Apache Spark is one of the most versatile big data frameworks out there. The ability to mix different kinds of workloads, in memory processing and functional style makes it desirable for anyone coming to code in the data processing world.
One important aspect of Spark is that is has been built for extensibility. Writing new connectors for the RDD API or extending the DataFrame/DataSet API allows third parties to integrate with Spark with easy. Most people will use one of the built-in API, such as Kafka for streams processing or JSON / CVS for file processing. However, there are times where we need more specific implementations, closer to us. For example, we might have a proprietary database we use in our company and there will not be a connector for it. We can simply write one as we explained in this previous post (Spark Data Source API. Extending Our Spark SQL Query Engine).
Starting on Spark 2.0, we can create sources from streams, which gave life to the Spark Structured Streaming API. As we could imagine, there are some built-in streaming sources, being Kafka one of them, alongside FileStreamSource, TextSocketSource, etc…
Using the new Structured Streaming API should be preferred over the old DStreams. However, the same problem than before presents again. How can we extend this new API so we can use our own streaming sources? The answer to this question is on this post.
Let’s start by reviewing the main components that we need to touch in order to create our own streaming source.
First of all, StreamSourceProvider is what indicates what source will be used as the stream reader.
Secondly, DataSourceRegister will allow us to register our source within Spark so it becomes available to the stream processing.
Thirdly, Source is the interface that we need to implement so we provide streaming source like behavior.
For the sake of this post, we will implement a rather easy streaming source, but the same concepts apply to any streaming source that you need to implement your own.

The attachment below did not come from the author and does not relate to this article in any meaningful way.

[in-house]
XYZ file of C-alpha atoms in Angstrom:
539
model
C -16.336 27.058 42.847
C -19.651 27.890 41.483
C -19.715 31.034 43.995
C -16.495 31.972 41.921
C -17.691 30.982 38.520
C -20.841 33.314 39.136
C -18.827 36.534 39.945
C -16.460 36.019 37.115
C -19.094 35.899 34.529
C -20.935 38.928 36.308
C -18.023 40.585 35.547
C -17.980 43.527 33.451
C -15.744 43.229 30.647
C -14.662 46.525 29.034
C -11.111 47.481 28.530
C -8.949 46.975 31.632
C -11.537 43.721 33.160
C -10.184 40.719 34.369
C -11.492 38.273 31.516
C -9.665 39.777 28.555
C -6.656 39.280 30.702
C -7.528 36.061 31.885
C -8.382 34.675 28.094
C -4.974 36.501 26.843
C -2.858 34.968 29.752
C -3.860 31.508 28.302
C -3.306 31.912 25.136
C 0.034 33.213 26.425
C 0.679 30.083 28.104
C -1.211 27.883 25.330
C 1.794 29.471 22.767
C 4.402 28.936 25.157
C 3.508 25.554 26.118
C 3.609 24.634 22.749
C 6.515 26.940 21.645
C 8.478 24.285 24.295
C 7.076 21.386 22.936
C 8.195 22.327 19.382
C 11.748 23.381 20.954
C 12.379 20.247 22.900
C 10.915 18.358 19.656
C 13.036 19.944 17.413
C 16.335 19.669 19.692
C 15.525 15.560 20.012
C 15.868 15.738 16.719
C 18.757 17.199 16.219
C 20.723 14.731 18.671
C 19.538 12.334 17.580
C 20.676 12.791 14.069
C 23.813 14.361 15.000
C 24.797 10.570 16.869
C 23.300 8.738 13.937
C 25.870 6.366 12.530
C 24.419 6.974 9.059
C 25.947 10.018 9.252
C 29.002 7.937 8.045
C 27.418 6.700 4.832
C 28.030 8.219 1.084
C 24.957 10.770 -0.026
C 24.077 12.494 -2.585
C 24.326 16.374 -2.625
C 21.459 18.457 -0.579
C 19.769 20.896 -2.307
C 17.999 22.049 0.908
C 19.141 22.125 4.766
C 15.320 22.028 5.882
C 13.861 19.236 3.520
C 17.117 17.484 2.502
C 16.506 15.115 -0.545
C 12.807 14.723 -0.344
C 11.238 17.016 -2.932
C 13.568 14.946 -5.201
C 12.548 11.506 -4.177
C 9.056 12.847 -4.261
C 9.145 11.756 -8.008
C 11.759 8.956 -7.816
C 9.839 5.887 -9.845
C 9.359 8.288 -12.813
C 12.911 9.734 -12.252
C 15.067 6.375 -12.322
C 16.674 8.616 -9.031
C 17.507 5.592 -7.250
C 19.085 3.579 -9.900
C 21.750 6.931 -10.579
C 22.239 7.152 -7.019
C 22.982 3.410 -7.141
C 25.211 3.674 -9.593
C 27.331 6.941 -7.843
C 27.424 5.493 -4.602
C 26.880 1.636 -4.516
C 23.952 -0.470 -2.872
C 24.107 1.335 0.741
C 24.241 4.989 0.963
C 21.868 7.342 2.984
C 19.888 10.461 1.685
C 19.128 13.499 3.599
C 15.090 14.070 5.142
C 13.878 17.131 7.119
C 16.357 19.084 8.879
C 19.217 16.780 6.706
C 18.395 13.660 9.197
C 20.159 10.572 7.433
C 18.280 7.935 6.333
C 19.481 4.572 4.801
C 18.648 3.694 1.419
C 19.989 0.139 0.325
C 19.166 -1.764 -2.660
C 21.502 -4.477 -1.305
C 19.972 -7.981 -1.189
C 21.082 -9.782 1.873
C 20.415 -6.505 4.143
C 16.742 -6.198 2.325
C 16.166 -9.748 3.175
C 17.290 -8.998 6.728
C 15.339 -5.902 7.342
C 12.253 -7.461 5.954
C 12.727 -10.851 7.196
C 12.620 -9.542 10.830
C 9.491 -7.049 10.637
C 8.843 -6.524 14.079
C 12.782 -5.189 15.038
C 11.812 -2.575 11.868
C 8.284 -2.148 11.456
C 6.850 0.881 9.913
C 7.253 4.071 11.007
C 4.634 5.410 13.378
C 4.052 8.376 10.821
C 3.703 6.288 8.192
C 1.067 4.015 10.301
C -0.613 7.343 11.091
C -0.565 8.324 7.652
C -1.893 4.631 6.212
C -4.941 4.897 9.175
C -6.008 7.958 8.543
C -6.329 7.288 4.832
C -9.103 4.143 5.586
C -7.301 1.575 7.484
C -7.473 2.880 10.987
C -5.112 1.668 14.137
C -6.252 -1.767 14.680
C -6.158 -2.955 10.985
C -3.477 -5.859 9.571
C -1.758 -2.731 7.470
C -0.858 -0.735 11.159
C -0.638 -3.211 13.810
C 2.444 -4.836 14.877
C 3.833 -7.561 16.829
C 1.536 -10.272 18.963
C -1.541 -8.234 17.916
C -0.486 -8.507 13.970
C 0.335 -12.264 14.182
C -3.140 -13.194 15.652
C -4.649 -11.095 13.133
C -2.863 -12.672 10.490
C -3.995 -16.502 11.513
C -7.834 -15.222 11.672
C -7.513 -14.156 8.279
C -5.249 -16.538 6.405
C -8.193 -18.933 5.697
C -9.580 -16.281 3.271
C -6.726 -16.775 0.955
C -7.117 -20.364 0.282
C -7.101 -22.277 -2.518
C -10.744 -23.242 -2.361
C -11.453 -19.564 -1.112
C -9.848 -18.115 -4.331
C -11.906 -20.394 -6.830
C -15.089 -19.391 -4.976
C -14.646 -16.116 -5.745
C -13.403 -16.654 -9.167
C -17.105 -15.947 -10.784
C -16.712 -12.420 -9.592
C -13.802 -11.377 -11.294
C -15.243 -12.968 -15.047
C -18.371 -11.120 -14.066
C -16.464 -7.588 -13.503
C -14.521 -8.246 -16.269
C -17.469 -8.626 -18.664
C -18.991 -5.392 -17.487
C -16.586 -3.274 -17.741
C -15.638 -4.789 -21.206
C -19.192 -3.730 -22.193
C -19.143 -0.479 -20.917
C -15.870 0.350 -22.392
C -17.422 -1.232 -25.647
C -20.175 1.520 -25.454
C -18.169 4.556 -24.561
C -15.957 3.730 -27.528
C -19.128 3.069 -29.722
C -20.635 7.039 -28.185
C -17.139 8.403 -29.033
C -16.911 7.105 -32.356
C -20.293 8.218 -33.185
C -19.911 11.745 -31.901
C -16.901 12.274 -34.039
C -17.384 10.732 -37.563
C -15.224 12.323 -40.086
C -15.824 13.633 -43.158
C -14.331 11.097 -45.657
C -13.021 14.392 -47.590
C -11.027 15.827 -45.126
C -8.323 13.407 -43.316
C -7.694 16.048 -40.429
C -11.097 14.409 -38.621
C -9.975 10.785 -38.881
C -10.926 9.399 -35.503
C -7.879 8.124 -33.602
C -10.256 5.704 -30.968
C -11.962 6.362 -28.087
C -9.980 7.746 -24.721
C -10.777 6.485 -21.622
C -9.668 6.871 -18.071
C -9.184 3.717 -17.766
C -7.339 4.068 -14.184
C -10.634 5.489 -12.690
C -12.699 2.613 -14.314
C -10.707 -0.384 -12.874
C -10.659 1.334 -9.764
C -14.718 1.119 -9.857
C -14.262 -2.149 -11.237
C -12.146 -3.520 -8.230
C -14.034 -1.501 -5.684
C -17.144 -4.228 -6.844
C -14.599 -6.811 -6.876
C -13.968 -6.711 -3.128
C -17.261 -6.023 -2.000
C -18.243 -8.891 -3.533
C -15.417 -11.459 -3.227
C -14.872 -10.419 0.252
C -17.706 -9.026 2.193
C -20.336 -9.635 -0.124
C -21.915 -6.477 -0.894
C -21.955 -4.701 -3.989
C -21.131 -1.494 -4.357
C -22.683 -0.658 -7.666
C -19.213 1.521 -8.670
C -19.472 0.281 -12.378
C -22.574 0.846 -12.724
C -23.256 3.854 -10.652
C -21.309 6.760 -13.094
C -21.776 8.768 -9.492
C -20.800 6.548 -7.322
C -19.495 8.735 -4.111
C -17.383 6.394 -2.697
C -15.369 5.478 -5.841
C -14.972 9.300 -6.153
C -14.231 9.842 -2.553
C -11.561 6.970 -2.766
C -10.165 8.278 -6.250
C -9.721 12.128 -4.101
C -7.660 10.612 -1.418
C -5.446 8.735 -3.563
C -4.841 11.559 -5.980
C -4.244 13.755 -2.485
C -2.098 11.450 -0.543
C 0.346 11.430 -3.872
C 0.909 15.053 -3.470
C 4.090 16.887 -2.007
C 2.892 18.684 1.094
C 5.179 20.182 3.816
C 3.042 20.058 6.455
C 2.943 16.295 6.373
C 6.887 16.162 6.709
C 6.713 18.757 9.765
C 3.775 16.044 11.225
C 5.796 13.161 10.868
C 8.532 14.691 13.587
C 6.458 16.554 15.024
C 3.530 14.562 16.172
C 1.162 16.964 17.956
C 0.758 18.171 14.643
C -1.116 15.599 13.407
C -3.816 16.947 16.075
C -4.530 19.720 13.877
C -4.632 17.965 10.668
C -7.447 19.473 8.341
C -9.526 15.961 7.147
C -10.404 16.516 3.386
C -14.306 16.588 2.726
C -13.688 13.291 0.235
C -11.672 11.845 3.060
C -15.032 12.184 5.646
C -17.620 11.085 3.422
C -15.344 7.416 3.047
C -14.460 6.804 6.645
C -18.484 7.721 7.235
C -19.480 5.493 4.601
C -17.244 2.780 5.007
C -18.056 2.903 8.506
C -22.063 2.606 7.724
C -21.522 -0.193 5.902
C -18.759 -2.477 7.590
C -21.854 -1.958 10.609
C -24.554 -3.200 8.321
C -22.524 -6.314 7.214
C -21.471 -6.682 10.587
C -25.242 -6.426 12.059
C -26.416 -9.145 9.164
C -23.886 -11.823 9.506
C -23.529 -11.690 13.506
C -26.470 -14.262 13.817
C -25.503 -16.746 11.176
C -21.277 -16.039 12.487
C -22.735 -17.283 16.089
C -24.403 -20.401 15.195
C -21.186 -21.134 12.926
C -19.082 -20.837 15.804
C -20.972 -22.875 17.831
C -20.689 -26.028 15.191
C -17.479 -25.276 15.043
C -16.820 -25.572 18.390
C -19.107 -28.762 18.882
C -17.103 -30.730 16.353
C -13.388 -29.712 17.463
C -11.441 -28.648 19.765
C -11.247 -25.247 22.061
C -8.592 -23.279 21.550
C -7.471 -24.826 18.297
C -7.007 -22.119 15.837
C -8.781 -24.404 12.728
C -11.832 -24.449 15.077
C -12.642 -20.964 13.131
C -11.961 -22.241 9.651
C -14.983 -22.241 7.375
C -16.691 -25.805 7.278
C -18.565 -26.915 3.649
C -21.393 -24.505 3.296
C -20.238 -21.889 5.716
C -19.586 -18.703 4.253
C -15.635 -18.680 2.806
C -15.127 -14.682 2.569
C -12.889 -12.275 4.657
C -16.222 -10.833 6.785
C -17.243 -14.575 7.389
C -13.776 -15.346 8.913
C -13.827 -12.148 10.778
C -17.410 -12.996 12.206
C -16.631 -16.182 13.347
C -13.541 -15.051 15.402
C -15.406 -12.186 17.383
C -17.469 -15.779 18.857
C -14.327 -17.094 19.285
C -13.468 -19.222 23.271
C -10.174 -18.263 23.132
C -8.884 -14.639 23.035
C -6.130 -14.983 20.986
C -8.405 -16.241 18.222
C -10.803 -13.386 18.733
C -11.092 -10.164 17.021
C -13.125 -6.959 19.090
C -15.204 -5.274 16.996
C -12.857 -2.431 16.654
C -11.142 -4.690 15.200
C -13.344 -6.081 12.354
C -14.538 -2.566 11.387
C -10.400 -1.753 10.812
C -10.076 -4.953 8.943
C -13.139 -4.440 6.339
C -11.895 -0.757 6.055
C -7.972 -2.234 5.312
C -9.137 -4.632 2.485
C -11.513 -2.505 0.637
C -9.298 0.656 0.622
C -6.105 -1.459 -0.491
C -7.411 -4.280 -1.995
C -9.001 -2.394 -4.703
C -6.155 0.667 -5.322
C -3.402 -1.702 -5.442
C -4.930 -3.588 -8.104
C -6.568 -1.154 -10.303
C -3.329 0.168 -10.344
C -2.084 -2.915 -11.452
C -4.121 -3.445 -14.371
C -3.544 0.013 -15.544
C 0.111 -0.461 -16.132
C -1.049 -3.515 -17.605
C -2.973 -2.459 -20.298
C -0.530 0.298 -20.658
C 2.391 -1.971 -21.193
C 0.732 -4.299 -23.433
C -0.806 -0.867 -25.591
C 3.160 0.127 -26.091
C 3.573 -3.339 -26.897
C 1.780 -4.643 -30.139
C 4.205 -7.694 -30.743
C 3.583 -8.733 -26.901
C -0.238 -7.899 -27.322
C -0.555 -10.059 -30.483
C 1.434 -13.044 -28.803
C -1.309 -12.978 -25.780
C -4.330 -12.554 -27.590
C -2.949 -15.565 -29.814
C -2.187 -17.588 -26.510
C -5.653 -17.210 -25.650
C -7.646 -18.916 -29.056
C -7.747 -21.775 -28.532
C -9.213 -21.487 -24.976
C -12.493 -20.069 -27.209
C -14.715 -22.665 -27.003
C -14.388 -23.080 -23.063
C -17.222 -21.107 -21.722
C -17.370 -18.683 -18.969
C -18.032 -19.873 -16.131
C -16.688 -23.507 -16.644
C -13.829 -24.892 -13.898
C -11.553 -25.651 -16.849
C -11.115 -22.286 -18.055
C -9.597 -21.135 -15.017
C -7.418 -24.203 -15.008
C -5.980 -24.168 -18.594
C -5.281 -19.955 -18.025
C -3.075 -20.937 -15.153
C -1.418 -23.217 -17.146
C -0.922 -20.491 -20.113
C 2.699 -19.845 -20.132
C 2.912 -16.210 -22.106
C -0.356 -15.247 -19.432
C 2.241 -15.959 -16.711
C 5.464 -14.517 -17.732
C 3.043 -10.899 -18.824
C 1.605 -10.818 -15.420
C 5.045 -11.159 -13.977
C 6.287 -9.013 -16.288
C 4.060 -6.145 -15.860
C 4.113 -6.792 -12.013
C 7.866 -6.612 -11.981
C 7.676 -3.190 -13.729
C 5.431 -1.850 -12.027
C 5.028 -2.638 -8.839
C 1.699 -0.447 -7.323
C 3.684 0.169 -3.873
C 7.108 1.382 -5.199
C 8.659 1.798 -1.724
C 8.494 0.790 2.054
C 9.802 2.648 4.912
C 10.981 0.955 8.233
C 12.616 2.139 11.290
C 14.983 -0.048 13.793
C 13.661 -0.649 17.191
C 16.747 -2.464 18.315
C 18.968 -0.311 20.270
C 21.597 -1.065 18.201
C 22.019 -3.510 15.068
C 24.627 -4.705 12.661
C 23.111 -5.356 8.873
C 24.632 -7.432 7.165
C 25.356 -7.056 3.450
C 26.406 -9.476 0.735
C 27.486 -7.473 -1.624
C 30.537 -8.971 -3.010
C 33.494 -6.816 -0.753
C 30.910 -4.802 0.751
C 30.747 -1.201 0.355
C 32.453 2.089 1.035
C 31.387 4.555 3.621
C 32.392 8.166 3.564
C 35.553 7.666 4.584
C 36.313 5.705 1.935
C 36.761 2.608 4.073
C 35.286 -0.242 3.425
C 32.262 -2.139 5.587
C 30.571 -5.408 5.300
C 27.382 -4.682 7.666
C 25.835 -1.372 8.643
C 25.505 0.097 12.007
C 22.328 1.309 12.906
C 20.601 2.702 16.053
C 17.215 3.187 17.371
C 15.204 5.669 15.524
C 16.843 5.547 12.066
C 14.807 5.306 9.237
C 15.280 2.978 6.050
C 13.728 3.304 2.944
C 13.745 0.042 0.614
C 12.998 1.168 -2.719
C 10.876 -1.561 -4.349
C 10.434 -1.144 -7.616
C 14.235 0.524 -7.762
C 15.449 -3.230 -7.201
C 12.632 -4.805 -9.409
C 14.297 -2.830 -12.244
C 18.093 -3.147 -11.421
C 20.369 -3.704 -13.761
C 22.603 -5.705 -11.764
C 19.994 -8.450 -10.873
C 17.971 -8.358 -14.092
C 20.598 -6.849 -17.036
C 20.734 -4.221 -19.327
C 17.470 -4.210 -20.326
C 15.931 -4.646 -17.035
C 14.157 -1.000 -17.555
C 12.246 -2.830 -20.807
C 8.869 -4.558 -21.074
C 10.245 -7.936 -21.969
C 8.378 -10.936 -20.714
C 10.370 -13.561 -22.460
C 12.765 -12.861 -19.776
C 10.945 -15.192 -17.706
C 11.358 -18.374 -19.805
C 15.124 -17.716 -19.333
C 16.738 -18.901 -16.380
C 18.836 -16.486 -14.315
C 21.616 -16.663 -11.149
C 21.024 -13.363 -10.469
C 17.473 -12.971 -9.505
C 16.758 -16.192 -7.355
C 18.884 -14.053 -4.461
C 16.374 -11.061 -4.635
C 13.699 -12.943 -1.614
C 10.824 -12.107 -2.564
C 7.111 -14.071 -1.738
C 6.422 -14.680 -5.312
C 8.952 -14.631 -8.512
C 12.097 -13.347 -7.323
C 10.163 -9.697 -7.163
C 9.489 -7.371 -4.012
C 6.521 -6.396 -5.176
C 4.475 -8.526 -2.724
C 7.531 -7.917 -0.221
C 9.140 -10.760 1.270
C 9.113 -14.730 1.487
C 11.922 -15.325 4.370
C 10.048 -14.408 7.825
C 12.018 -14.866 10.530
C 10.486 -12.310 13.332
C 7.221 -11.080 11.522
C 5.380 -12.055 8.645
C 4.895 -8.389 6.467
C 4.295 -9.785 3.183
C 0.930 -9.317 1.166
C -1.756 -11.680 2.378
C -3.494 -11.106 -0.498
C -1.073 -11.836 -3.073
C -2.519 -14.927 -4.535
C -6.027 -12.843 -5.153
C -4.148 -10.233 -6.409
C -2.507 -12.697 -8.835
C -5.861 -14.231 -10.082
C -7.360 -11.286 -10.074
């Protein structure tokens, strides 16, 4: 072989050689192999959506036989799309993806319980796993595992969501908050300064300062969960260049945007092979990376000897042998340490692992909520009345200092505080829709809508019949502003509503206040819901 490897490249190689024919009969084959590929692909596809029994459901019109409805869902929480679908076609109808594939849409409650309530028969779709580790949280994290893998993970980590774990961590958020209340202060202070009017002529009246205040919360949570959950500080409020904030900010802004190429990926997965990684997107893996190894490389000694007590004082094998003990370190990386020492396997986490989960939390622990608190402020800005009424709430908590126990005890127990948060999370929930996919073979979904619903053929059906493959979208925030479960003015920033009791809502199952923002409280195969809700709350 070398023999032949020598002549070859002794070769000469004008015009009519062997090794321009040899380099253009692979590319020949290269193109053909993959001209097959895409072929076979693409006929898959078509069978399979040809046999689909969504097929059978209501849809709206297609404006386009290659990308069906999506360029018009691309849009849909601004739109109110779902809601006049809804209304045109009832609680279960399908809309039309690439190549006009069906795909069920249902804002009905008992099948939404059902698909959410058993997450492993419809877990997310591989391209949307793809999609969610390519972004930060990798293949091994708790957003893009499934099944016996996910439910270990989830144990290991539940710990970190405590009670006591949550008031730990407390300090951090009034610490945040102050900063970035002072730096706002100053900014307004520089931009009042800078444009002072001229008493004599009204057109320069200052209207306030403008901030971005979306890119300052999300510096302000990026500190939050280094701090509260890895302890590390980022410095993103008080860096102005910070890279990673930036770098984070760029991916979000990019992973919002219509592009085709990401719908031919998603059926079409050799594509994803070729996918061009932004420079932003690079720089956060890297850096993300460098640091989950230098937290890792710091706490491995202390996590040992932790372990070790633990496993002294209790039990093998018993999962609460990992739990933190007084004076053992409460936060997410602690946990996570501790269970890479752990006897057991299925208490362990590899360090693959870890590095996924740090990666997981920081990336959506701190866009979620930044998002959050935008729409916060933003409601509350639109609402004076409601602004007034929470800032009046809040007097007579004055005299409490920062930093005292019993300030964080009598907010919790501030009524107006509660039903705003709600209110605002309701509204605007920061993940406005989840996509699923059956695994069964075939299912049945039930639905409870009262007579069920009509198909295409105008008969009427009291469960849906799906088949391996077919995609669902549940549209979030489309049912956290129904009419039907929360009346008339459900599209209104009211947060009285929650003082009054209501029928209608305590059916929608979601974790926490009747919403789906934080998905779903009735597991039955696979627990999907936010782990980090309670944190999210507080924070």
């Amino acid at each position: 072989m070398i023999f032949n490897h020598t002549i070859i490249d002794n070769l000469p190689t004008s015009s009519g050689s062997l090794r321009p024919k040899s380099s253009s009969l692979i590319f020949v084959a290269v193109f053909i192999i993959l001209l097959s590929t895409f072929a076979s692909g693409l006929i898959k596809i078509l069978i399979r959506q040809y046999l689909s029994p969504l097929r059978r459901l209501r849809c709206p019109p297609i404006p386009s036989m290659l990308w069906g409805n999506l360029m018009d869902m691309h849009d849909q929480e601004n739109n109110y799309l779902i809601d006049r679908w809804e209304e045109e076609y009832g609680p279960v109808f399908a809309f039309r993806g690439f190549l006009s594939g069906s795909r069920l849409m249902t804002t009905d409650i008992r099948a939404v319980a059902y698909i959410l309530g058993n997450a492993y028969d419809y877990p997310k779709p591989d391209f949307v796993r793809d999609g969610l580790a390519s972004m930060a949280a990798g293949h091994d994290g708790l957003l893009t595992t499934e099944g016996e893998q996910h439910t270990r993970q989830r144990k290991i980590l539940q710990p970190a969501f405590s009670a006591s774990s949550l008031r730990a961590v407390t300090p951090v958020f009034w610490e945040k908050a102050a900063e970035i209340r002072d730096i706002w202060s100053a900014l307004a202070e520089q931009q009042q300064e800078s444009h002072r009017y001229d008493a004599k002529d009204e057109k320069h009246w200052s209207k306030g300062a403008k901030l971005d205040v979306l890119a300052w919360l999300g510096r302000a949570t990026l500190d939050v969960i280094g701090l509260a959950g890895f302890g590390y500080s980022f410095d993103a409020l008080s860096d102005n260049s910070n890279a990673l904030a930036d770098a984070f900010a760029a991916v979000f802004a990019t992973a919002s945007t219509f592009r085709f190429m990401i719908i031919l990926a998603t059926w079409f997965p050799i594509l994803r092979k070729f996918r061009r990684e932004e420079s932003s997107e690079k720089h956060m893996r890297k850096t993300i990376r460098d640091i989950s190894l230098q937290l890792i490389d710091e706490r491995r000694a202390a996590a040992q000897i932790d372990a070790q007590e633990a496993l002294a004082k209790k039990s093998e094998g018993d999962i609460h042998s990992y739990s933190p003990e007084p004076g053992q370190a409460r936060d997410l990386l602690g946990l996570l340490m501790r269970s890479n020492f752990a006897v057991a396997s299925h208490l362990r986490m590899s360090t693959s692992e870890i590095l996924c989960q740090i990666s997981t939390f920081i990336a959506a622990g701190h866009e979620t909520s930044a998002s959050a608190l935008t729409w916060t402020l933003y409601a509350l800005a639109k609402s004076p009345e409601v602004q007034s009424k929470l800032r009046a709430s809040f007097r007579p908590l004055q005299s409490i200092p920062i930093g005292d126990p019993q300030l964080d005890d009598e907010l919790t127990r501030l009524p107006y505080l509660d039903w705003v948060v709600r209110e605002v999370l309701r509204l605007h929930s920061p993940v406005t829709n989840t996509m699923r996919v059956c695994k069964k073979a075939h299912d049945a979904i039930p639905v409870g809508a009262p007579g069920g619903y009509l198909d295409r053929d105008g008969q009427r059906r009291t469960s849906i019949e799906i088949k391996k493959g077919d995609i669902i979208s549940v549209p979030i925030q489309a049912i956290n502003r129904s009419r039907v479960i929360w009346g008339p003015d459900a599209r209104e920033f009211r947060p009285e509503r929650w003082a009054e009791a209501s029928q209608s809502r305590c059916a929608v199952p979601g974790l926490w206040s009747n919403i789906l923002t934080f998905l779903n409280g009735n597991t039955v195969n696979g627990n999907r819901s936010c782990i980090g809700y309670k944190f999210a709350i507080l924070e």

Our streaming source is called InMemoryRandomStrings. It basically generates a sequence of random strings and their length that are viewed as a DataFrame.
Since we want to keep it simple, we will store the batches in memory and discard them when the process is done. InMemoryRandomStrings is not fault tolerant since data is generated at the processing time in contrast to the built-in Kafka Source where data actually lives in a Kafka cluster.
We can start by defining our StreamSourceProvider which defines how our Source is created.
The class DefaultSource is our StreamSourceProvider and we need to implement the two required functions, sourceSchema and createSource.
InMemoryRandomStrings.schema is the fixed schema we are going to use for the example, but the schema can be dynamically passed in.
The createSource function then returns an instance of InMemoryRandomStrings that is our actual Source.
Now, let’s see InMemoryRandomStrings code in parts so we can focus on all the details.
schema returns the schema that our source uses, in our case, we know that the schema is fixed.
getOffset should return the latest offset seen by our source.
Notice that we added a variable called
offset that will keep track of the seen data. Then we return
None if our source has never seen any data,
Now, let’s see how our source can produce some data, we will use a running thread for it. Please, notice the dataGeneratorStartingThread function.
In here we have added a thread that generates random values and increments the offset while storing the value and offset on an internal buffer. The thread starts running as soon our source is created. The
stop function stops the running thread.
At this point, we are only two functions away from our goal.
getBatch returns a DataFrame back to spark with data within the passed offset range.
We can see that we are getting the data from our internal buffer so that the data has the corresponding indexes. From there, we generate the DataFrame that we then send back to Spark.
commit is how Spark indicates to us that it will not request offsets less or equal to the one being passed. In other words, we can remove all data from our internal buffer with an offset less or equal than the one passed to
commit . In this way, we can save some memory and avoid running out of it.
Now, we have completed our source, the entire code is the following.
Now, we need to plug in our source into the Spark Structured Streaming API by indicating the correct format to be used.
In here we use the regular
.readStream API and specify that the stream format is our implementation of
StreamSourceProvide, that is com.github.anicolaspp.spark.sql.streaming.DefaultSource.
Now we can query our streaming source as any other DataFrame.
The output will look similar to this.
What we see in a continuous aggregation of the data generated by our source.
Apache Spark is the way to go when processing data at scale. It features outperform almost any other tool out there. Also, it can be extended in many different ways and as we can see, we can write our own data sources and streaming sources so they can be plugged in into our spark code with easy.
The entire project and source code can be found here SparkStreamSources.